The science of why some poops float

No topic has escaped the scrutiny of science. The same holds true for the buoyancy of our poop. But no worries; the answer should be at hand now.

For decades, researchers have been trying to figure out why some people’s poop floats and others’ sinks in a toilet bowl filled with water. Around 15% of the total population is included in the first category. There has been a theory concerning the relationship between the gas concentration of digestive contents and their buoyant qualities since at least 1972.

This was formerly thought to be caused by a high amount of fat in the feces. In a study published in “Scientific Reports,” researchers led by Nagarajan Kannan of the Mayo Clinic in Rochester suggest that the gas-based assumption regarding the floating poop may in fact be correct.

Gas-producing bacterias

They found that excrement from germ-free mice always settled to the bottom of the tank. While half of the conspecifics with a typical microbiome also had feces that floated to the surface, the other half did not. Researchers were intrigued by this and decided to infect the germ-free mice with gut microbes from regular mice and two young females. Consequently, these animals had feces that were more buoyant.

There is now conclusive evidence that gas produced by intestinal microorganisms, as opposed to unswallowed air or other factors, is responsible for the flotation of poop. Examining the floating poop more closely revealed that it was full of gas-producing bacteria like Bacteroides ovatus and Bacteroides uniformis.

Humans produce more methane and have more farts as a result of both of these factors. However, it is still unclear how much gas is produced by the various microorganisms, and hence which organism is the primary cause of the expansion.

It is also not apparent, according to the experts, whether or not the floating poop can provide insight into people’s overall gut health. Diet, environmental factors, and even a person’s way of birth all play a role in shaping their unique gut flora. All these considerations are essential for a proper analysis.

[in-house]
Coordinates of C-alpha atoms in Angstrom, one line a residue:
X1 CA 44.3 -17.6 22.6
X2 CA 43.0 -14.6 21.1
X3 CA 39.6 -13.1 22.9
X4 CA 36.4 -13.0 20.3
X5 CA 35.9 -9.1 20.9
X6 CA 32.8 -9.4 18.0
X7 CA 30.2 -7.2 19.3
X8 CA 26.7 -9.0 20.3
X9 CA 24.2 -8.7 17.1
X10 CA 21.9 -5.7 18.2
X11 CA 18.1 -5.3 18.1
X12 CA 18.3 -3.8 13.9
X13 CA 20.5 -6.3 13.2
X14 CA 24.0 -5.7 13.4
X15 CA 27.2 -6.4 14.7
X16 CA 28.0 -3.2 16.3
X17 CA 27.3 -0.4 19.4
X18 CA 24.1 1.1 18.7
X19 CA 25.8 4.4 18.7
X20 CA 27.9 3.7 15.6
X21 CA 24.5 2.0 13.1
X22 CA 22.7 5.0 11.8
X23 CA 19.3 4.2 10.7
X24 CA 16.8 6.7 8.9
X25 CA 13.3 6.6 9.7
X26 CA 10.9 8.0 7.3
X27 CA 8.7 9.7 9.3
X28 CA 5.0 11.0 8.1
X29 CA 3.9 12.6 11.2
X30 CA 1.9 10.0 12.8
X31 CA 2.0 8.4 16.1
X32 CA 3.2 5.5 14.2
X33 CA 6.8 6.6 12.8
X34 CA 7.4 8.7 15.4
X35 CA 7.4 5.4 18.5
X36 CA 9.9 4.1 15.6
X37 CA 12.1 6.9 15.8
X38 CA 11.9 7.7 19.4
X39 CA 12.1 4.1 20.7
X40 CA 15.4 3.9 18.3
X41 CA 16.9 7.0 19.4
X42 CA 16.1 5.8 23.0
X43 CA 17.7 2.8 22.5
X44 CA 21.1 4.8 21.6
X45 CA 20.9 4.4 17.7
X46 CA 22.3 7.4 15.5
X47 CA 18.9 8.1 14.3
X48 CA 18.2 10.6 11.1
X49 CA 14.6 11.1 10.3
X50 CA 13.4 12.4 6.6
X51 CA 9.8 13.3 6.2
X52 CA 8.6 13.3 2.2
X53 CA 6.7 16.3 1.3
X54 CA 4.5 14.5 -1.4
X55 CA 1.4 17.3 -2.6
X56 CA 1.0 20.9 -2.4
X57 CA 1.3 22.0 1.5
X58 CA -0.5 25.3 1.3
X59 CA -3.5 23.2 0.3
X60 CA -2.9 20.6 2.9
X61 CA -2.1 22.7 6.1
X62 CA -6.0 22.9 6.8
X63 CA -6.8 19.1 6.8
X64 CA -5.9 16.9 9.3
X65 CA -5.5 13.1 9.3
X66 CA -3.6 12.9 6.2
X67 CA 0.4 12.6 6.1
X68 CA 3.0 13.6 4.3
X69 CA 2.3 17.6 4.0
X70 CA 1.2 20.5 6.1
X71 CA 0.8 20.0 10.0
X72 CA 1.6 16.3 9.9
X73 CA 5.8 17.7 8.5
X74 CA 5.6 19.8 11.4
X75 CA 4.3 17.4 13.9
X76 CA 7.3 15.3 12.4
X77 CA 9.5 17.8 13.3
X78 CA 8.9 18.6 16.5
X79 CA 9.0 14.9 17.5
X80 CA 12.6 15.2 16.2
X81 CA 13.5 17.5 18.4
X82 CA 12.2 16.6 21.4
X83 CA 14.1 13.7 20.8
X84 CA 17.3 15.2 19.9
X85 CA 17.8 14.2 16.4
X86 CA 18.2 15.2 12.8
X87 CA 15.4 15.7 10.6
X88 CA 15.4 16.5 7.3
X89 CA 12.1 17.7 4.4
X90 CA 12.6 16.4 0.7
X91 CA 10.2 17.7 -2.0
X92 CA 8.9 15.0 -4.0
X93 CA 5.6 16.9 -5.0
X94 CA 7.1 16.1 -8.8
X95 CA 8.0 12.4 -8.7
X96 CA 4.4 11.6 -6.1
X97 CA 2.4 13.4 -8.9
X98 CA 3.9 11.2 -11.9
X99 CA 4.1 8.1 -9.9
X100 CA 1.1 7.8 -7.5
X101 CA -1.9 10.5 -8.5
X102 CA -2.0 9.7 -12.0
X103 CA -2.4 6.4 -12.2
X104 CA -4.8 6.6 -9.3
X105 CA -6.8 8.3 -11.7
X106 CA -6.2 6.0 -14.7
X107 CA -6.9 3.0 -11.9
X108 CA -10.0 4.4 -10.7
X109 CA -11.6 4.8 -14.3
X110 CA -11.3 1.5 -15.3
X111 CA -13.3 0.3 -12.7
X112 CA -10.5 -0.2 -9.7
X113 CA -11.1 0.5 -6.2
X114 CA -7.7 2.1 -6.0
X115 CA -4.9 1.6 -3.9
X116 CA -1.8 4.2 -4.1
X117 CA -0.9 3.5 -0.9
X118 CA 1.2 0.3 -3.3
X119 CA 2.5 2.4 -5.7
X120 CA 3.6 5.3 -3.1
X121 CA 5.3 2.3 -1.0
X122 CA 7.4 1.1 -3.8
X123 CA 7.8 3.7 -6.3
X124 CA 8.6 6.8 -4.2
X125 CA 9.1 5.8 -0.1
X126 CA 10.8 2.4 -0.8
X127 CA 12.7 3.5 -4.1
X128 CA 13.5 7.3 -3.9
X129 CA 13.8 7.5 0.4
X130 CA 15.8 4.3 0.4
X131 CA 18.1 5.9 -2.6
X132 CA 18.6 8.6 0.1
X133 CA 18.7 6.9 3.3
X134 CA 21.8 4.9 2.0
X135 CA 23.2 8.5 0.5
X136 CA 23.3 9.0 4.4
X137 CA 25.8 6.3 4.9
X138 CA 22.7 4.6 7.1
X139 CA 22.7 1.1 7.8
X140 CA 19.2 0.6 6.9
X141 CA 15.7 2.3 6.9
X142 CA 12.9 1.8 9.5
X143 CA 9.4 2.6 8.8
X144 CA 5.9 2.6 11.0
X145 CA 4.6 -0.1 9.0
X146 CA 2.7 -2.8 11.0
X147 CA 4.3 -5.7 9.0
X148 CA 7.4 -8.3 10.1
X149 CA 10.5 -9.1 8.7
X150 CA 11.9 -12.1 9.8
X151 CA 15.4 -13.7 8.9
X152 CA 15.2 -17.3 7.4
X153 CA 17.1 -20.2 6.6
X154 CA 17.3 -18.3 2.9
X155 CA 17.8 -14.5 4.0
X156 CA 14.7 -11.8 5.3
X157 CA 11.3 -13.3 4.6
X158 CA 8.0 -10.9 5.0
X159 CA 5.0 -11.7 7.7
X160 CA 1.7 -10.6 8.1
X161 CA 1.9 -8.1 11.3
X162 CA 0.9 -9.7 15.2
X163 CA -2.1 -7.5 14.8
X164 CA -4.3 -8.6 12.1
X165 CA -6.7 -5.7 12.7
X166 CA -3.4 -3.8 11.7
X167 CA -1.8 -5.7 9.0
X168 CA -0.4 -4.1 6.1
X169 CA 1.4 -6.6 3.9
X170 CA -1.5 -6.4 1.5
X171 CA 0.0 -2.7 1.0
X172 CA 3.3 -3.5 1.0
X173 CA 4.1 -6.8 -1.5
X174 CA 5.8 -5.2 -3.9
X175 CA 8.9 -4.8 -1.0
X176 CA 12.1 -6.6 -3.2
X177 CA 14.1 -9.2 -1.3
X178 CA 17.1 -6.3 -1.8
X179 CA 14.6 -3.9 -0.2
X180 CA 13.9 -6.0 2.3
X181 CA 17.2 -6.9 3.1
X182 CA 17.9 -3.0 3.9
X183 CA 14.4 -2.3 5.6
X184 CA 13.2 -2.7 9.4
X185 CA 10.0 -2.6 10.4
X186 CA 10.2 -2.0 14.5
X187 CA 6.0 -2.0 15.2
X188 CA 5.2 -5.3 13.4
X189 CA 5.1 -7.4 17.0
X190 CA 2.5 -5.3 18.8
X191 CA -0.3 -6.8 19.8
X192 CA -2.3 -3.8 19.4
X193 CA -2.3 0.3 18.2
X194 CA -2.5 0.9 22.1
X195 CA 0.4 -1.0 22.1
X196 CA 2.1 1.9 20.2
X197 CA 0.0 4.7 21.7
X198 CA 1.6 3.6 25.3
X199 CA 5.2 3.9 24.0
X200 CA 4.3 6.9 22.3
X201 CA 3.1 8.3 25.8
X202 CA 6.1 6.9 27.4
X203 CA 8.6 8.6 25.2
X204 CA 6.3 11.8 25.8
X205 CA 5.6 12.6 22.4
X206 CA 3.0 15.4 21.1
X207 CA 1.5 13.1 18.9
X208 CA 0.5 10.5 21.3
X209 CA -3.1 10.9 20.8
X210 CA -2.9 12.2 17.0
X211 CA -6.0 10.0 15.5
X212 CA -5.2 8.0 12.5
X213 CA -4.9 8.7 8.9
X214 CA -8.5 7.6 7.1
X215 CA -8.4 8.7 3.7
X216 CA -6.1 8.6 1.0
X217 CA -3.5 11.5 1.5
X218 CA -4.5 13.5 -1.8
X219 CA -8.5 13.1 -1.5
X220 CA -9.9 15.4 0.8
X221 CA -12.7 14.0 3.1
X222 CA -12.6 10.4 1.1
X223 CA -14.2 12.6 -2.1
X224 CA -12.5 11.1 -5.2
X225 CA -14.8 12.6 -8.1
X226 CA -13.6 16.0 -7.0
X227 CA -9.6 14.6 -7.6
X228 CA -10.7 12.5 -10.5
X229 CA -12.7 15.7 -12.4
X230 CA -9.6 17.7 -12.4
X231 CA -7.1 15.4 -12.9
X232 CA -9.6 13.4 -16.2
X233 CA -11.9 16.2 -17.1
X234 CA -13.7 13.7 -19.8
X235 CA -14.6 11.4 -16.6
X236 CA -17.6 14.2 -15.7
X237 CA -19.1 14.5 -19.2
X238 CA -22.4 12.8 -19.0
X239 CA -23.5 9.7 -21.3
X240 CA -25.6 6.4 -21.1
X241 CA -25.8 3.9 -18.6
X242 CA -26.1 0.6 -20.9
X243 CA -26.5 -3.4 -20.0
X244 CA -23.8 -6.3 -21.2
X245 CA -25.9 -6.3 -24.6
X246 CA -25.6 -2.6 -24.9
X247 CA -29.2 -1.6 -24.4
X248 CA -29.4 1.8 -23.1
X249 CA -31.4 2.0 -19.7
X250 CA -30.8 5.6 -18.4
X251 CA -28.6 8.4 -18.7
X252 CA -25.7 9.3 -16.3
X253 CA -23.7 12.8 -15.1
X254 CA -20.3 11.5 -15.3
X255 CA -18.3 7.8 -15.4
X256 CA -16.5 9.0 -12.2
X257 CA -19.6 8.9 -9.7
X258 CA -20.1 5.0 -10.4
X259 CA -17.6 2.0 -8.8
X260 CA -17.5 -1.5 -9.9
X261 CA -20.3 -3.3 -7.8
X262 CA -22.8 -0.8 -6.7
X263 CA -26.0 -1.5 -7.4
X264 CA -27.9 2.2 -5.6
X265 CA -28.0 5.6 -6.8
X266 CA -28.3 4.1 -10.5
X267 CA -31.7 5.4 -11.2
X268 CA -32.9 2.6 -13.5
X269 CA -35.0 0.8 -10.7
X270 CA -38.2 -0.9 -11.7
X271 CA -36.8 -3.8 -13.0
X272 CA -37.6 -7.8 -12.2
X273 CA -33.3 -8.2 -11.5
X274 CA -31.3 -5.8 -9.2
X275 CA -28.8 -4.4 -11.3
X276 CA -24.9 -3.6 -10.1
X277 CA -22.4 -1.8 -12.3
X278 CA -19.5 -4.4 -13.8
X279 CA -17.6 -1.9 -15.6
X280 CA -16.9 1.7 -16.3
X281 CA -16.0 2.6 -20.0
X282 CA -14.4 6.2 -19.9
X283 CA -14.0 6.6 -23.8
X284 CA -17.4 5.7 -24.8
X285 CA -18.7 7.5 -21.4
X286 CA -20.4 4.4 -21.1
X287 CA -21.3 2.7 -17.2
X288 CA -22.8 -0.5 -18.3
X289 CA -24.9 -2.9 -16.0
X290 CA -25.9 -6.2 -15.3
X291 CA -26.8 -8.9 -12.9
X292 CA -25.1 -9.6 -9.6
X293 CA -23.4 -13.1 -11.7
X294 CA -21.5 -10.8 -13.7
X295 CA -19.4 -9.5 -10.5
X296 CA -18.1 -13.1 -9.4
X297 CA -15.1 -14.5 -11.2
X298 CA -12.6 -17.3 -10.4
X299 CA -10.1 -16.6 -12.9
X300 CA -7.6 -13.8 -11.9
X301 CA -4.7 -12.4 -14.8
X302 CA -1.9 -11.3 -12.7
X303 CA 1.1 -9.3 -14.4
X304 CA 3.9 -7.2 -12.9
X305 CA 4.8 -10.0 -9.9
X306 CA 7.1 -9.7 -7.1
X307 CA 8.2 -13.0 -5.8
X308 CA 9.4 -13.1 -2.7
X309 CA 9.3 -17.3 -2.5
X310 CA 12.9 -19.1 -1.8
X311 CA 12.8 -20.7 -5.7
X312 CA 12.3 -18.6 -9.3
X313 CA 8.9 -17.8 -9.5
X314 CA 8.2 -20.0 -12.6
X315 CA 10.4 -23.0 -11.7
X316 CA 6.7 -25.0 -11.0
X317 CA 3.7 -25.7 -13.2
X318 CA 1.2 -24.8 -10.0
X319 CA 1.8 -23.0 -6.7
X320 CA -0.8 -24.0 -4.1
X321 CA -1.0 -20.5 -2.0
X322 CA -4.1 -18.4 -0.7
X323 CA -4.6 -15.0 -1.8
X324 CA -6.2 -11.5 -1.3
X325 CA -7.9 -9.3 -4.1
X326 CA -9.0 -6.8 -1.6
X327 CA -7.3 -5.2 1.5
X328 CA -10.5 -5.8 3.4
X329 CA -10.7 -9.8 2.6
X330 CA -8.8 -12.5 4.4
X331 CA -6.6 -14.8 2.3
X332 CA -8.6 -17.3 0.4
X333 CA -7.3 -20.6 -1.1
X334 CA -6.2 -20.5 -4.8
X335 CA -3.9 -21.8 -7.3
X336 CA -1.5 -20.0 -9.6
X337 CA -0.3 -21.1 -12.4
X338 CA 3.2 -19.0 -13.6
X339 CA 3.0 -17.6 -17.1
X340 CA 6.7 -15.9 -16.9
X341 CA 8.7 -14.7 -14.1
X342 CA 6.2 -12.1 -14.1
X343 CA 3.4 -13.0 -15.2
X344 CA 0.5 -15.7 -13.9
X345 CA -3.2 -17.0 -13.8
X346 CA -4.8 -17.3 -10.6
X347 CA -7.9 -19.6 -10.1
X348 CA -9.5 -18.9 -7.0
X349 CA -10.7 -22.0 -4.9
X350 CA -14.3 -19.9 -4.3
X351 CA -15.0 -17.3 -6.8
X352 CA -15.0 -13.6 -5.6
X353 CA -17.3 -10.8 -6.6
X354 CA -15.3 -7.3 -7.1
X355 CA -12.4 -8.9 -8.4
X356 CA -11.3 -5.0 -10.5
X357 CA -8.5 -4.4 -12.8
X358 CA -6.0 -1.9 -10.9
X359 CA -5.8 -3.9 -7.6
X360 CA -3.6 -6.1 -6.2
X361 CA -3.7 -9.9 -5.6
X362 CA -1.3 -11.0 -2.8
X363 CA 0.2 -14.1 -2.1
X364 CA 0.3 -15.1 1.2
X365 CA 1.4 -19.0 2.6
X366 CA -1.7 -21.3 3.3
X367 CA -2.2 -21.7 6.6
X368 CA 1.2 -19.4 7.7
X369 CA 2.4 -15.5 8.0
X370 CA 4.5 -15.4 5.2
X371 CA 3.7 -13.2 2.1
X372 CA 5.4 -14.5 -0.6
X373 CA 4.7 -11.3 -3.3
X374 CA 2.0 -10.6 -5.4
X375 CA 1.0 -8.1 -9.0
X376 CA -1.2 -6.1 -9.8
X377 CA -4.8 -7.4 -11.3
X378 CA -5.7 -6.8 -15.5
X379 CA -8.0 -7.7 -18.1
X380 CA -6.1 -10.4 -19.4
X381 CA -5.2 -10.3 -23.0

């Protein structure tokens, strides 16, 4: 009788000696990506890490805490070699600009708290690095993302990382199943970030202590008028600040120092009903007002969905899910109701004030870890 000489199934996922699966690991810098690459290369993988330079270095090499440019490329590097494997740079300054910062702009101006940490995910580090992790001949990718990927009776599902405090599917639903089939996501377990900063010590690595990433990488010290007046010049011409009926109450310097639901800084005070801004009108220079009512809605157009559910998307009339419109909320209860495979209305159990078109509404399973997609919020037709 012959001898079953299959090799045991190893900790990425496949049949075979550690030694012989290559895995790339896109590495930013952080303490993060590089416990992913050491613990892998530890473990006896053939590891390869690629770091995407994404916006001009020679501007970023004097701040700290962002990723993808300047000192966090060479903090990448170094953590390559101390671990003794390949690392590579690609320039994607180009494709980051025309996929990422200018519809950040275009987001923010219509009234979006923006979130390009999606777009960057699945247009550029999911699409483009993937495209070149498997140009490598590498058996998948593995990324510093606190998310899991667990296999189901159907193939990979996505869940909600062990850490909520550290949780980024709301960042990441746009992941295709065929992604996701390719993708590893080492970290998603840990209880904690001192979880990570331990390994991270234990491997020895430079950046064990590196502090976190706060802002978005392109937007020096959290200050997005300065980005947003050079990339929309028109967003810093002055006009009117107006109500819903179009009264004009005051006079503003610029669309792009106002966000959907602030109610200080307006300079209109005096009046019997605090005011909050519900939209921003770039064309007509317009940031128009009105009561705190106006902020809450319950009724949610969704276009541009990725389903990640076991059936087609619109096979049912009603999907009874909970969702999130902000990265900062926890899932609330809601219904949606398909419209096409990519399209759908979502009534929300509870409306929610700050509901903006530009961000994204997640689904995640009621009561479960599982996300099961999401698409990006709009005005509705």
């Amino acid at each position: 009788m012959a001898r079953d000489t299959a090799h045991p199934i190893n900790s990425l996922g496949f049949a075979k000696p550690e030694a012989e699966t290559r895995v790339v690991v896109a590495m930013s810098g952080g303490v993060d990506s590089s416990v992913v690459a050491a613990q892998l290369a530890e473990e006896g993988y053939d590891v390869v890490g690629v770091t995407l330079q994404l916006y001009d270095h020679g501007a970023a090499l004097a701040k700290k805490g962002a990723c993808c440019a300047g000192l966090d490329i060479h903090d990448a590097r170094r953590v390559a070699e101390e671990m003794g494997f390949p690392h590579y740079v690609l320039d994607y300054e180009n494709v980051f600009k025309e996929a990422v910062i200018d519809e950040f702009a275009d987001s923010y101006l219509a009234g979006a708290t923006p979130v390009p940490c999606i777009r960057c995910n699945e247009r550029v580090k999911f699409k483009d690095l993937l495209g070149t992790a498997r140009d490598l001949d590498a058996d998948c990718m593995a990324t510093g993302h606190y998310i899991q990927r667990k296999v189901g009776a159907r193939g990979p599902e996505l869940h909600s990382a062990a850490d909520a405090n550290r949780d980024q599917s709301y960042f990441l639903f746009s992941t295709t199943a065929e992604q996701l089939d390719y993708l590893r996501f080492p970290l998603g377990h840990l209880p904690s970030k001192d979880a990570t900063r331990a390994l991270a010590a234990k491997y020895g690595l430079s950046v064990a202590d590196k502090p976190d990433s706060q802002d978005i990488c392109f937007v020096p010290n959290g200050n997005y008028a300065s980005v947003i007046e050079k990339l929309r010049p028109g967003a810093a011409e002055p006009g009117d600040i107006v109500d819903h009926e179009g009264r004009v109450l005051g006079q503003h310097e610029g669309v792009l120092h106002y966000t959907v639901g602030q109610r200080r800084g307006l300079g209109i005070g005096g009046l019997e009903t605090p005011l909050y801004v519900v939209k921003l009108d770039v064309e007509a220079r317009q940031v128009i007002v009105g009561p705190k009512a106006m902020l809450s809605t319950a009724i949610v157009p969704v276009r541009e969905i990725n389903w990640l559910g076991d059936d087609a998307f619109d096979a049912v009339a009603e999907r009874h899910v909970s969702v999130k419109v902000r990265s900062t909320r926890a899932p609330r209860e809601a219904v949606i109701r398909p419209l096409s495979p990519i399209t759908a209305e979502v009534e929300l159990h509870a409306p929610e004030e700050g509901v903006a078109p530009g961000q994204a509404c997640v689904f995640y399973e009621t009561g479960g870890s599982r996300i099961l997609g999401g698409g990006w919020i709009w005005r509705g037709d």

The 1972 research

A discussion between gastroenterologist Michael Levitt of the University of Minnesota Hospitals and his student William Duane, who mentioned that his stools would always float, was the genesis of the 1972 theory. A little while later, Duane brought in a feces sample, which the two scientists quickly compressed and then dropped into the water.

They sampled 33 people and found that 9 of them had stools that floated. The poop again sank when Levitt and Duane released the gas in it. At the time, scientists had a sneaking suspicion that an imbalance in the gut bacteria was to blame for the floating poop, since two samples showed very high methane levels that could only have been caused by improper digestion of carbon-rich food. Here it is, ladies and gentlemen, the science behind the floating and sinking poop.

By Bertie Atkinson

Bertie Atkinson is a history writer at Malevus. He writes about diverse subjects in history, from ancient civilizations to world wars. In his free time, he enjoys reading, watching Netflix, and playing chess.